By Anele Ngwenya


For centuries, immunisation has been recognised as a very useful tool in mankind’s fight against illness and disease. One of the earliest iterations of this practice is that of the Buddhist monks who would drink snake venom to render themselves immune to their bite. In China, as long ago as the 16th century, physicians would inoculate people with the smallpox virus to help provide immunity. However it was not until 1796 when an English physician, Edward Jenner, published works detailing how he managed to successfully inoculate a 13 year old boy with the cowpox virus (vaccinia) who then later proved to be immune to smallpox. Over time, other prominent scientists such as Louis Pasteur “perfected” this practice and helped launch widespread immunisation drives that eventually led to the eradication of the deadly virus smallpox. Other vaccines such as the Bacillis-Calmette-Guerin vaccine, popularly known as the BCG vaccine (used to immunise against TB) were developed in the late 19th and early 20th centuries and is still in use today. The polio vaccine was another landmark achievement in vaccinology. Development of the Salk and Sabin polio vaccines and their subsequent mass distribution led to the eradication of polio in most parts of the world. Nowadays, there are vaccines for a whole host of potentially deadly diseases such as diphtheria, influenza and measles which are routinely given to people to prevent these diseases.

A lot of us have this scar that signals a successful BCG immunisation. Source:

So how do these vaccines work?

Normally, when your body’s immune system identifies a pathogen (virus, bacteria etc.) it launches an attack on these invaders and in most cases destroys it. The immune system also logs this particular invader in its ‘memory’ so that the next time it invades, the response will be even swifter. The function of vaccines relies on this system.

The vaccine itself is usually comprised of the pathogen in question in a weakened or even killed state. Alternatively, it could be made of proteins unique to the pathogen that would be recognised by the immune system as foreign. The pathogen in the vaccine is therefore not strong enough to cause serious illness in the individual. Instead it trains the immune system to recognise the particular germ, log it in its memory, and quickly destroy it if the individual is ever exposed to it again.



When the COVID-19 pandemic began to disrupt lives all over the globe, there were calls from medical professionals and the rest of the world alike for a cure or a vaccine that would provide a bit of respite from the loss of life, and indeed livelihoods, imposed upon us by the novel coronavirus. Leading pharmaceutical and biotechnology companies have been working hard to find these vaccines with several COVID-19 vaccines in the pipeline. To date, 2 have been approved for production and distribution, the Pfizer BioNTech COVID-19 vaccine and Moderna’s COVID-19 vaccine, while several others are in the last stages of clinical trials. Rollout of the vaccine has already begun, and at the time of writing several countries all over the world have inoculated large numbers of their populations, beginning with the more at-risk groups (the elderly, medical personnel etc.)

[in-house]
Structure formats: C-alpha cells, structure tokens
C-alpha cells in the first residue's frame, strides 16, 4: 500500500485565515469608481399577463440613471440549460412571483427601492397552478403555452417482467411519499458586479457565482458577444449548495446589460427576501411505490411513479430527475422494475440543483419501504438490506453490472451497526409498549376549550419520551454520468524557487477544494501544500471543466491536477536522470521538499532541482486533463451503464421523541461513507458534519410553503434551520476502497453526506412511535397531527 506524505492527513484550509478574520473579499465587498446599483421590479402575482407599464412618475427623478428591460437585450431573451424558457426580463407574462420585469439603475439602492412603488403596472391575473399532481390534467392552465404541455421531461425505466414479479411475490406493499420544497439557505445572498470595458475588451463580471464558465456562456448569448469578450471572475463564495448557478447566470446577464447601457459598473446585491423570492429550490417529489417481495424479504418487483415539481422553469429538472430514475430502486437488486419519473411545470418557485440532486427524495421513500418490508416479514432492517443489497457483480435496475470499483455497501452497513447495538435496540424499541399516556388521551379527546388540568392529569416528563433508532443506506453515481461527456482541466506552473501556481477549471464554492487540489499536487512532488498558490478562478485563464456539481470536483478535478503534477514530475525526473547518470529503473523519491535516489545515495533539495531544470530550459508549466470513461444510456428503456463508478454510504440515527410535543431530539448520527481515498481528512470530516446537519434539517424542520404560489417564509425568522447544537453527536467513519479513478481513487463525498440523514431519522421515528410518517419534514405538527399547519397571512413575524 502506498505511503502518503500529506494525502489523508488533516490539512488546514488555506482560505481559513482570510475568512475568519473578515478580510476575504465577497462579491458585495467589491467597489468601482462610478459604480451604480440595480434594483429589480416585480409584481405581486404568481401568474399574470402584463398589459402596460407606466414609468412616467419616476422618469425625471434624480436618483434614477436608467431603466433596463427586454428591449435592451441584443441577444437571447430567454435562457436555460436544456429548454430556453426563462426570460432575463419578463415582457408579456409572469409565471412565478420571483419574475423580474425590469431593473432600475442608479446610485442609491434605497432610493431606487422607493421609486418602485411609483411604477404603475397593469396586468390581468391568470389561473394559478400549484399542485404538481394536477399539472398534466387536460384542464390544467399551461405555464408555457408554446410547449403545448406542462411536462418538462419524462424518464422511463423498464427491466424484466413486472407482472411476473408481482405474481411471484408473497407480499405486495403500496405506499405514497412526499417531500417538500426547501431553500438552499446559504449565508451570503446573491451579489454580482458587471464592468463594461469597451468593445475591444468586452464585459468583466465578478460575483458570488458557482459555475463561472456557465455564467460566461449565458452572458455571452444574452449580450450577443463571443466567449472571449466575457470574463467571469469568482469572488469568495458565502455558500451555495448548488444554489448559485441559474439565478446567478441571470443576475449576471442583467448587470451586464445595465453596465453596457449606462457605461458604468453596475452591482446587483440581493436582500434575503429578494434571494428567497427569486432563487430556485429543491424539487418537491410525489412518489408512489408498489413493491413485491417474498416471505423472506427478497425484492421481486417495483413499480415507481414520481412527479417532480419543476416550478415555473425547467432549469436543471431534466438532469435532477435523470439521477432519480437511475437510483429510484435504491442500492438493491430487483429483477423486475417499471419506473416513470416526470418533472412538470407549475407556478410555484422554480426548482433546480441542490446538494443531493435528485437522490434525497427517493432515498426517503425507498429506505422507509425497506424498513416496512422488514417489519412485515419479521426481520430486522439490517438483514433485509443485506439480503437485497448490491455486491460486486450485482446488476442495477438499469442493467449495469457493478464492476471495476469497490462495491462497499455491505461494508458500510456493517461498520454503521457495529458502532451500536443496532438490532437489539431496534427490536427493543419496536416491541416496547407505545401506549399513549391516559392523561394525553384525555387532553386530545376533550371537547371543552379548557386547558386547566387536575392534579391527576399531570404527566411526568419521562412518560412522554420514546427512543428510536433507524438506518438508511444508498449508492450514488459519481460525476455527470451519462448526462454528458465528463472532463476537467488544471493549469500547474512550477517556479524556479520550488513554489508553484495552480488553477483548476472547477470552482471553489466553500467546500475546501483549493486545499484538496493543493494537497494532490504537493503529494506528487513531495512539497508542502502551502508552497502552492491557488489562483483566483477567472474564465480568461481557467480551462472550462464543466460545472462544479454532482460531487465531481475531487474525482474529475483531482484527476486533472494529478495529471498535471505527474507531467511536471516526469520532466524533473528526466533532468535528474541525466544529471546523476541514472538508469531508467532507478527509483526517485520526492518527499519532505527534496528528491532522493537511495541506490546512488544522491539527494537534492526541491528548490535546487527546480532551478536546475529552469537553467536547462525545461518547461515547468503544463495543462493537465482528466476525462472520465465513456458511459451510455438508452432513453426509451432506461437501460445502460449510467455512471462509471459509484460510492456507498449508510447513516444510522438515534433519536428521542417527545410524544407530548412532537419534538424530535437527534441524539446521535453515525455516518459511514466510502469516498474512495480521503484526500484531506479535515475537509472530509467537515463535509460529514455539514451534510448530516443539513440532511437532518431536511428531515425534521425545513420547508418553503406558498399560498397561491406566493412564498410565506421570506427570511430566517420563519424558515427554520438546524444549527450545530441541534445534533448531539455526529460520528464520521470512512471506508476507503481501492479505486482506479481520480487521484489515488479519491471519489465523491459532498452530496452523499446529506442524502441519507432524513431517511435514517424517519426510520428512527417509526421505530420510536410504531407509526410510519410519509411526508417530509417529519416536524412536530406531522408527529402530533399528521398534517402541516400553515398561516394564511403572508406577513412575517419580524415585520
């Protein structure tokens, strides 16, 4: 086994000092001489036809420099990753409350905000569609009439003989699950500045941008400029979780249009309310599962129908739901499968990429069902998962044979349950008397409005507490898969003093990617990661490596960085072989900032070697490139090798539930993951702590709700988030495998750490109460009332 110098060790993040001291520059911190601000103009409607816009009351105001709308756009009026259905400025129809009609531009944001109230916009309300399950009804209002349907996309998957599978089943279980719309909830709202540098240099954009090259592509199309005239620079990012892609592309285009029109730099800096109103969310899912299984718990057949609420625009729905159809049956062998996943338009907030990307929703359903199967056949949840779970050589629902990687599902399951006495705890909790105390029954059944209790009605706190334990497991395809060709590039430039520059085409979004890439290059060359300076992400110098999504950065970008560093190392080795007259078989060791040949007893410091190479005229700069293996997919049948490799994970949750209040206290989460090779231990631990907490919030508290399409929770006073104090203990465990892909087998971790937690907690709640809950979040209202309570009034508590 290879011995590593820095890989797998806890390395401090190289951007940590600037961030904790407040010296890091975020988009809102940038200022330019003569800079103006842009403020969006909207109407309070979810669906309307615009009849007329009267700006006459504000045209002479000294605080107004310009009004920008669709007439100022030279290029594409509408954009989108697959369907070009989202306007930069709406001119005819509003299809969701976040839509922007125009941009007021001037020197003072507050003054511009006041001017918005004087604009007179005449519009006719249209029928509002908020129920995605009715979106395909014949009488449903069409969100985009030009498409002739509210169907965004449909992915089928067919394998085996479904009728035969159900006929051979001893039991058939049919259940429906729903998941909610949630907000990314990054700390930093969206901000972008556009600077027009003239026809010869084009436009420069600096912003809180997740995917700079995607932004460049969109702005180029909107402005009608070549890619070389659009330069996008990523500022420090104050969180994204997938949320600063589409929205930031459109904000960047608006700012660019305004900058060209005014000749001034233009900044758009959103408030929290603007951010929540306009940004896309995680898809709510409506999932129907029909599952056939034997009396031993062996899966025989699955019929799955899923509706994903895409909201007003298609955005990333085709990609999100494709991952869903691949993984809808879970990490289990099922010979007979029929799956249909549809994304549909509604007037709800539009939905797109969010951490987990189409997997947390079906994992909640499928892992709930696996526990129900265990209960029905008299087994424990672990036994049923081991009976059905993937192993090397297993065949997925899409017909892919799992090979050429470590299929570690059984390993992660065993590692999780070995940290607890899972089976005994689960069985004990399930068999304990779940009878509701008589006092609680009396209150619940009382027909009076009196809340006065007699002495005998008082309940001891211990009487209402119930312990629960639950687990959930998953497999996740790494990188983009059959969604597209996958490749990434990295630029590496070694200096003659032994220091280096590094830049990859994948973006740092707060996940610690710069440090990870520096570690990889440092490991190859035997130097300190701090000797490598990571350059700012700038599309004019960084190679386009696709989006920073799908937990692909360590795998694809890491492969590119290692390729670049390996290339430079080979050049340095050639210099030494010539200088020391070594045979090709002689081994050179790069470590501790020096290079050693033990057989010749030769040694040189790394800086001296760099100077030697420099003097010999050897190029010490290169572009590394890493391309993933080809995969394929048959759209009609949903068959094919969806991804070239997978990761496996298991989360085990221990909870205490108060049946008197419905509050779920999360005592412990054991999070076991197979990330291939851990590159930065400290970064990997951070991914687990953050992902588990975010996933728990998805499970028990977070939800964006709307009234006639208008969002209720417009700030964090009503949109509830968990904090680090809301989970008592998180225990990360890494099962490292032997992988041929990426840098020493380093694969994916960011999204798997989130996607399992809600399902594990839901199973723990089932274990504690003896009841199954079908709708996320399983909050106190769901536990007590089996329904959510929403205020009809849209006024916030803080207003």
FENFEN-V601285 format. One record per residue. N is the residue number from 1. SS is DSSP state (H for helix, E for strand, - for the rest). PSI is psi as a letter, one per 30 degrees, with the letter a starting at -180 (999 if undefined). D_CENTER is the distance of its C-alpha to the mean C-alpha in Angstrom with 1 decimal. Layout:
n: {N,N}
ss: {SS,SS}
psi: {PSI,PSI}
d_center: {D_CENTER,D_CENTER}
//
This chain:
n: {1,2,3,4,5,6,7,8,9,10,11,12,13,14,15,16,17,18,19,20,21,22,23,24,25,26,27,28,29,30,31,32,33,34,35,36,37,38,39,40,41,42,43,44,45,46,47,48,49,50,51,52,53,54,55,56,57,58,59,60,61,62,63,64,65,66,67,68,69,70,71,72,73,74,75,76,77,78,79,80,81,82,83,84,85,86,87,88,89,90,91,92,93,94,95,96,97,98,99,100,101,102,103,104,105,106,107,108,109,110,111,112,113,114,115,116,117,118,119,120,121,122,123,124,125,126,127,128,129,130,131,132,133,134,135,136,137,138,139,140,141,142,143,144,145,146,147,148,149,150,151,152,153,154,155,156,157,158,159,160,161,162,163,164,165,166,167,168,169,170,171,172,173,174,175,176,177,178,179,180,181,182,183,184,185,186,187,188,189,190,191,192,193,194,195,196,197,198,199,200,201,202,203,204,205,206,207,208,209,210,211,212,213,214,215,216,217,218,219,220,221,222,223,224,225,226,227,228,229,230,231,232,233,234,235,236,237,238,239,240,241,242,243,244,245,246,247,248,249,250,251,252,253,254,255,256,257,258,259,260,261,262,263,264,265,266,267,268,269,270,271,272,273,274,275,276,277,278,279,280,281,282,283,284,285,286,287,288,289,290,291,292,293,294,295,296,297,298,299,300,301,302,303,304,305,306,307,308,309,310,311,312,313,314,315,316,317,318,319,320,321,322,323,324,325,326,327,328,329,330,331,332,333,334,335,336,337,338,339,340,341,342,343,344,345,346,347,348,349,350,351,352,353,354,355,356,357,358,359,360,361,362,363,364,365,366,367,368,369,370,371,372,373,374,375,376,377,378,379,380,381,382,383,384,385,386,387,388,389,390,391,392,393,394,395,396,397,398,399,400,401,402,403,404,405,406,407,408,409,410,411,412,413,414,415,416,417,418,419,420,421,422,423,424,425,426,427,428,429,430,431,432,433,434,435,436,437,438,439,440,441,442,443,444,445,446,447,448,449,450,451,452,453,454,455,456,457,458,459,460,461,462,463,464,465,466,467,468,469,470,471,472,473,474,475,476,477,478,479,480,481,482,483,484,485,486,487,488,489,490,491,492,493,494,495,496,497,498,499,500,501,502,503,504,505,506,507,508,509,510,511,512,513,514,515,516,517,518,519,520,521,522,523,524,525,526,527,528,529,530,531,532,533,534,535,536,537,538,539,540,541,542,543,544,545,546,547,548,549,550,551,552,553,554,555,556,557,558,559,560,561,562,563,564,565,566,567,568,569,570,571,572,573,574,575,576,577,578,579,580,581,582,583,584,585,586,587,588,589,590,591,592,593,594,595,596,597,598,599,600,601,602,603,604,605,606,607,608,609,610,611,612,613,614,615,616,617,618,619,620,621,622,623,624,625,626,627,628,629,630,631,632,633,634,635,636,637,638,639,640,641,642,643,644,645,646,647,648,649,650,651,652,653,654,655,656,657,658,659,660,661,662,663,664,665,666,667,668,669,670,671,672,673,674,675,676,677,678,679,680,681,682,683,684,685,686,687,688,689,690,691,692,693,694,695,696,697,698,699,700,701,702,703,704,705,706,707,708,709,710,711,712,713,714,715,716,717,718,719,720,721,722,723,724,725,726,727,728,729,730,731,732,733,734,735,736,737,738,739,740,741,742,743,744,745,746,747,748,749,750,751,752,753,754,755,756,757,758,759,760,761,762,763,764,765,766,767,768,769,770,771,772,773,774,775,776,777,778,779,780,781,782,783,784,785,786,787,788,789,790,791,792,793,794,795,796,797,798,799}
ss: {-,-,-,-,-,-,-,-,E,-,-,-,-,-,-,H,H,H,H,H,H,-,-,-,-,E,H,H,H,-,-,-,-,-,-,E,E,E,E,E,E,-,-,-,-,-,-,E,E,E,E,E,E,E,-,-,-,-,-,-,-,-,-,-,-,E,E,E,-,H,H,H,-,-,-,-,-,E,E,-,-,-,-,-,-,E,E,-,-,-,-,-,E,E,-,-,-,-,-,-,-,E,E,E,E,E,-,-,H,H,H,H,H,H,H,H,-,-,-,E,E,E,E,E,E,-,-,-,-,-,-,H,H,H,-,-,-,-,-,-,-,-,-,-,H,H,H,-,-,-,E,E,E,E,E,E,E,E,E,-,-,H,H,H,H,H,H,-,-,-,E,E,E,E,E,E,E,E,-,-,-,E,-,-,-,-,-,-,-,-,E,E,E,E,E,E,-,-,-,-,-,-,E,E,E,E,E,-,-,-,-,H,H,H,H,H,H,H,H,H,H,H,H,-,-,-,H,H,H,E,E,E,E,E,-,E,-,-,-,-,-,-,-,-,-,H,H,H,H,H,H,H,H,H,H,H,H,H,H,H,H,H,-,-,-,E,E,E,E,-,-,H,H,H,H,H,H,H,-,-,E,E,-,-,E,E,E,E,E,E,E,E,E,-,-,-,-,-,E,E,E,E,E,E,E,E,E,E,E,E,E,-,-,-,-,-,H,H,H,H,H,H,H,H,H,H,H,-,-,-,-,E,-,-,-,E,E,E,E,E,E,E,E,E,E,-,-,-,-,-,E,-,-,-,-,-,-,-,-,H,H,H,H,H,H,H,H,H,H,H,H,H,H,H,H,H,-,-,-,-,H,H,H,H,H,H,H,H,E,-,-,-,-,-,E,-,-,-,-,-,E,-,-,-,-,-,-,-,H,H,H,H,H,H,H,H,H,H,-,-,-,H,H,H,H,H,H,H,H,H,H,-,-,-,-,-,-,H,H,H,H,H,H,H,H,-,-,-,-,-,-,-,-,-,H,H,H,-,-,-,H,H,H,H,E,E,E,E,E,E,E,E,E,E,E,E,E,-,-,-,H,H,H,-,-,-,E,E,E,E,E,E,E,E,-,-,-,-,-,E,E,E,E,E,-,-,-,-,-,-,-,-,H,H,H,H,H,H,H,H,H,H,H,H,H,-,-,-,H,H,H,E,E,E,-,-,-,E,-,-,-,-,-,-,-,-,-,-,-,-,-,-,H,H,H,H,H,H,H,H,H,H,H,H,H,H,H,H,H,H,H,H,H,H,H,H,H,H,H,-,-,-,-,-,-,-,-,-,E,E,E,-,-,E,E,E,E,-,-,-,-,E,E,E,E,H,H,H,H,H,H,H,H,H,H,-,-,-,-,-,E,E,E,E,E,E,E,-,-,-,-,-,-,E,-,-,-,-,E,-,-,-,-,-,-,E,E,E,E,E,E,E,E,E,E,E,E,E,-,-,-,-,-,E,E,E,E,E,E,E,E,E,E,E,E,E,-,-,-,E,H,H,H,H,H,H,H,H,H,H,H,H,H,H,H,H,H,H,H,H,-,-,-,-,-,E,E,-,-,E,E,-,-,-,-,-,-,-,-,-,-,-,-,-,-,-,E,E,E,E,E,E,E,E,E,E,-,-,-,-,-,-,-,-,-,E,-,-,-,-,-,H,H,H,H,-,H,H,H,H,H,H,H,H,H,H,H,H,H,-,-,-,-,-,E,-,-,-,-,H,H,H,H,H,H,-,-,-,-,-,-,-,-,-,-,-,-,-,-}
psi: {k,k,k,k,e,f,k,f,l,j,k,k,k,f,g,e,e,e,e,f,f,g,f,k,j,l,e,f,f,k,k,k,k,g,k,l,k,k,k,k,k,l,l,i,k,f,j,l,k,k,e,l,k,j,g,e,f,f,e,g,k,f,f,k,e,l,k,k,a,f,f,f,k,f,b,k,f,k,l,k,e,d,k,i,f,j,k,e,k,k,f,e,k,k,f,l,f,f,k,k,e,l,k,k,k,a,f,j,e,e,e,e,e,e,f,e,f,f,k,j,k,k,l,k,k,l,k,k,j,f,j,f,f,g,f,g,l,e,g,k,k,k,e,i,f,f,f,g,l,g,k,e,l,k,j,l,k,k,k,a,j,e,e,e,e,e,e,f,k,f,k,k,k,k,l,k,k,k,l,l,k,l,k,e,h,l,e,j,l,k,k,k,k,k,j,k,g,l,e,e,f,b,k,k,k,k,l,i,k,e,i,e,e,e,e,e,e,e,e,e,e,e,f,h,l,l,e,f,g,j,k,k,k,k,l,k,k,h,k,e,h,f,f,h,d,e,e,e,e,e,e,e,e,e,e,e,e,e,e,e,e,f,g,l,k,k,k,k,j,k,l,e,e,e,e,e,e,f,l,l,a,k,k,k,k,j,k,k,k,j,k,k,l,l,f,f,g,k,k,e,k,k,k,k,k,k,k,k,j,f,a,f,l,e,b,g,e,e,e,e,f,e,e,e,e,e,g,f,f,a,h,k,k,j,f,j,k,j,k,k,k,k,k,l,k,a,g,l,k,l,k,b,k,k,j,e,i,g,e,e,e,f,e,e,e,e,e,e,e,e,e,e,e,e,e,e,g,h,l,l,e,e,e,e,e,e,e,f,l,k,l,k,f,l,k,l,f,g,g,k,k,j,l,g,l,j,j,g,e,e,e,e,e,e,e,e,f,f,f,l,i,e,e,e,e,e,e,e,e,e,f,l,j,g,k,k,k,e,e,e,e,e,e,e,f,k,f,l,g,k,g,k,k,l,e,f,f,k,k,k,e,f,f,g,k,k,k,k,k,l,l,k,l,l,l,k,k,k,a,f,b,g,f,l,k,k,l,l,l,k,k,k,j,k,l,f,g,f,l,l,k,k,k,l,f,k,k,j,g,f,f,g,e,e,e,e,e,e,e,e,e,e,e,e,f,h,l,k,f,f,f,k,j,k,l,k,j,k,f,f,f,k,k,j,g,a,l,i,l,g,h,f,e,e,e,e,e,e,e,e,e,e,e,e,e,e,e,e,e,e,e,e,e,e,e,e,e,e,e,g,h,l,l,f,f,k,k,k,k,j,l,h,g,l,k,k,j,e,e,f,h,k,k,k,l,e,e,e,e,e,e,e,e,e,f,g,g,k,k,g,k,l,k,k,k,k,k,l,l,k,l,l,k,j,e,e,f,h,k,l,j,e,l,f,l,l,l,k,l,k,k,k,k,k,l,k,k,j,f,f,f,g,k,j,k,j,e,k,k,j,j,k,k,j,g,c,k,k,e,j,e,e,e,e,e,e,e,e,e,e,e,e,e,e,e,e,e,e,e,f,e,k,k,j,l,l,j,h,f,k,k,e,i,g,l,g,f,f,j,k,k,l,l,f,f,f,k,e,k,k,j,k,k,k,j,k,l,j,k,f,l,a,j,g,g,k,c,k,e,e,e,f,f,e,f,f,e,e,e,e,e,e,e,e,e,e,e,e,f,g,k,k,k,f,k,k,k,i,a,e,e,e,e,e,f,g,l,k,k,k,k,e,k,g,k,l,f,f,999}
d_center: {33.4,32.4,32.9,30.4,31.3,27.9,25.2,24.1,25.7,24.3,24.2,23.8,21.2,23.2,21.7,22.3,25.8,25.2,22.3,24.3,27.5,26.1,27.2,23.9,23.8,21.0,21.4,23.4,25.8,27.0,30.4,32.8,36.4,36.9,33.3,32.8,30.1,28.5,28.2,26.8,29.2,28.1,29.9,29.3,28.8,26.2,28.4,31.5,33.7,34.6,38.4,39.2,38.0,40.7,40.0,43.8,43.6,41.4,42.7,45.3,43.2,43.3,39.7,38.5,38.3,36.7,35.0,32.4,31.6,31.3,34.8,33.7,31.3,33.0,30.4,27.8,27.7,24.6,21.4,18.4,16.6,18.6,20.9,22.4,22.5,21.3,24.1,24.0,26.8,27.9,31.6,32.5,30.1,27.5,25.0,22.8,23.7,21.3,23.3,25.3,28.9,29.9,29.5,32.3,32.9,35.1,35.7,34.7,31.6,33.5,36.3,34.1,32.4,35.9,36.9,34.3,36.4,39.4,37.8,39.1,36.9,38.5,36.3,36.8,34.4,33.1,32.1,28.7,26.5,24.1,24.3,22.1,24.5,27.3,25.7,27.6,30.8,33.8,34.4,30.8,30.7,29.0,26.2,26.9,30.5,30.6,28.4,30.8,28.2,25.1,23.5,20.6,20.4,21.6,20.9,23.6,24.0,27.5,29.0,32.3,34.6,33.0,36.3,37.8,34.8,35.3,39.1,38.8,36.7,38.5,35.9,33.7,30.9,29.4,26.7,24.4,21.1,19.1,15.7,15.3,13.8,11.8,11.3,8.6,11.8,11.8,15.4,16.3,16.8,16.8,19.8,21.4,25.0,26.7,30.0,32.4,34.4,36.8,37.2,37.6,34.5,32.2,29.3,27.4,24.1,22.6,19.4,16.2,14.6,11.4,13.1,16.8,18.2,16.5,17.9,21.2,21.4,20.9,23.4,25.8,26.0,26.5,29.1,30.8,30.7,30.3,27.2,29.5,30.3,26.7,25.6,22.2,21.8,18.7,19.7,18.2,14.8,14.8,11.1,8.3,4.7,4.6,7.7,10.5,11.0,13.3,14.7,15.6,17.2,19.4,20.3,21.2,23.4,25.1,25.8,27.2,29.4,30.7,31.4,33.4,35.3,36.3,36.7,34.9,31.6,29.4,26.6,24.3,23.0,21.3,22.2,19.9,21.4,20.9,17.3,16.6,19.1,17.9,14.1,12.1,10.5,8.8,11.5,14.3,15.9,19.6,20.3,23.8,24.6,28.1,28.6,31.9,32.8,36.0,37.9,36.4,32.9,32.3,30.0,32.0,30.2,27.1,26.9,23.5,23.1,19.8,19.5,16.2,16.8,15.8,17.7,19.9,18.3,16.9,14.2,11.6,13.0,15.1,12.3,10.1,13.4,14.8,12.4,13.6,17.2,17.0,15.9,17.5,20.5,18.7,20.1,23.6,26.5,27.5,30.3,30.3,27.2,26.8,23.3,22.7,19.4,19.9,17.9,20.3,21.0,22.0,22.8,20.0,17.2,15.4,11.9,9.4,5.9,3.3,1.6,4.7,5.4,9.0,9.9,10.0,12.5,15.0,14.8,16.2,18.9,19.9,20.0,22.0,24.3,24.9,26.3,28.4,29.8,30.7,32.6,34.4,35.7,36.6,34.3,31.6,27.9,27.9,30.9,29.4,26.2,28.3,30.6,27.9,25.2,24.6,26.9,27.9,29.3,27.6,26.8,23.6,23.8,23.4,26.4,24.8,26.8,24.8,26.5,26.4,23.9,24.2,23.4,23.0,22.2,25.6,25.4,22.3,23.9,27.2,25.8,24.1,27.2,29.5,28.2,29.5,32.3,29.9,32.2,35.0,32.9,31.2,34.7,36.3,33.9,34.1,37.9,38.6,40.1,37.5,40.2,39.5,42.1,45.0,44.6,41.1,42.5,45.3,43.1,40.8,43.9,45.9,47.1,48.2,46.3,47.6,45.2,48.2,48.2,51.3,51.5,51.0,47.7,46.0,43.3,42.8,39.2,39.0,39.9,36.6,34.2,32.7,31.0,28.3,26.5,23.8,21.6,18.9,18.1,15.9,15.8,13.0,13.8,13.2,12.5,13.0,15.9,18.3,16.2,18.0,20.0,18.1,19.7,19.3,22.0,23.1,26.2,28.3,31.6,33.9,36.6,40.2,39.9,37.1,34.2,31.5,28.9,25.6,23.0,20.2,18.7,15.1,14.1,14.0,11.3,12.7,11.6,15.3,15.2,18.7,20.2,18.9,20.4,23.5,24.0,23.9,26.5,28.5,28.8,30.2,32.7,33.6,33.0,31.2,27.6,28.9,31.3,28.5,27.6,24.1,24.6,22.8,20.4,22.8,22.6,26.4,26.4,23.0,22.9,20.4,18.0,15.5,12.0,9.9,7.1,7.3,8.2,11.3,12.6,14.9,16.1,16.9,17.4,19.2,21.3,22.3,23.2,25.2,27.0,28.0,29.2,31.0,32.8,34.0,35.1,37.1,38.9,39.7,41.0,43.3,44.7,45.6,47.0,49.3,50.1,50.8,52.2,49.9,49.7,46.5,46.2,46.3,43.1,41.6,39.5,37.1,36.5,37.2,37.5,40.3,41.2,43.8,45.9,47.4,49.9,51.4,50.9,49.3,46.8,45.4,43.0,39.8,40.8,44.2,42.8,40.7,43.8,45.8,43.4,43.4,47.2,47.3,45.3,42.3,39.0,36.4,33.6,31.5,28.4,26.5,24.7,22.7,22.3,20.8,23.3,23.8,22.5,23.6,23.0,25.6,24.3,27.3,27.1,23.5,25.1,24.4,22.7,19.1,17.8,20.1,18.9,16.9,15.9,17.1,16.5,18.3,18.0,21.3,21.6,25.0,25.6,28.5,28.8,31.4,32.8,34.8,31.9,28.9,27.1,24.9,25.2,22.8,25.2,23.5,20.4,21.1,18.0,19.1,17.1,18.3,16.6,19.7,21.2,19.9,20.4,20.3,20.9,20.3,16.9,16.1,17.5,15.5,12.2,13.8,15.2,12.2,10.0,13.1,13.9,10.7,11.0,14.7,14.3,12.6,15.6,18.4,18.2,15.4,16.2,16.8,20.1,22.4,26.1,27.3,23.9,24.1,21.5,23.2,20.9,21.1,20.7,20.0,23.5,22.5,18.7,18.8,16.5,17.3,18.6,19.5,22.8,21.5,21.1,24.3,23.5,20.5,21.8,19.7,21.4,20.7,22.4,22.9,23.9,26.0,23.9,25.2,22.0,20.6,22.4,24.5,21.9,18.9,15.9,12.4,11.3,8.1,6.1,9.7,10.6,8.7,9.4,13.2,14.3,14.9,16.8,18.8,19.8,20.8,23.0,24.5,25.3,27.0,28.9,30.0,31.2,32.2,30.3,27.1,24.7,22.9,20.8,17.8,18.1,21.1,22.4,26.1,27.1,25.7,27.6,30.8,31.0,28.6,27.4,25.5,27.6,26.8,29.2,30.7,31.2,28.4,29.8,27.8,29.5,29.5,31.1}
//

Previous articles in this series have already illustrated how the coronavirus attacks the body and also how the body fights back. The COVID-19 vaccines, like all others, helps in making the process of fighting the coronavirus quicker and therefore protecting the person from getting ill. There are a few different types of these vaccines, but the Pfizer BioNTech and Moderna vaccines are both classified as mRNA vaccines. mRNA vaccines do not actually contain the virus, killed or otherwise. Instead they contain instructions for our own cells to make parts of a protein unique to the virus that would also trigger an immune response ( These instructions are destroyed by the cells once the protein has been made.

In the case of the COVID-19 mRNA vaccines, they contain instructions for our cells to make part of the protein that give the virus its characteristic spiky appearance. These spikes cause the immune system to recognize the virus as alien and trigger an immune response. This means that when the person that has been vaccinated comes into contact with coronavirus, the immune system would already recognize the spikes and quickly destroy the virus before the person gets sick. It is worth mentioning that at no point does the mRNA vaccine interact with the nucleus, so it can not alter our DNA, contrary to some myths.

The coronavirus vaccines, like all medicines and vaccines, undergo rigorous testing and are heavily scrutinized before being cleared for mass distribution. They have to demonstrate a high degree of safety and efficacy in order for them to be used. Vaccination has been a major tool in the eradication of diseases like polio and smallpox, and hopefully it will help put an end to the COVID-19 pandemic as well.


  1. Immunisation Advisory Centre. 2021. A Brief History Of Vaccination. [online] Available at: [Accessed 18 January 2021]
  2. Centers for Disease Control And Prevention. 2021. COVID-19 And Your Health. [online] Available at [Accessed 14 January 2021]
  3. [Accessed 20 January 2021]
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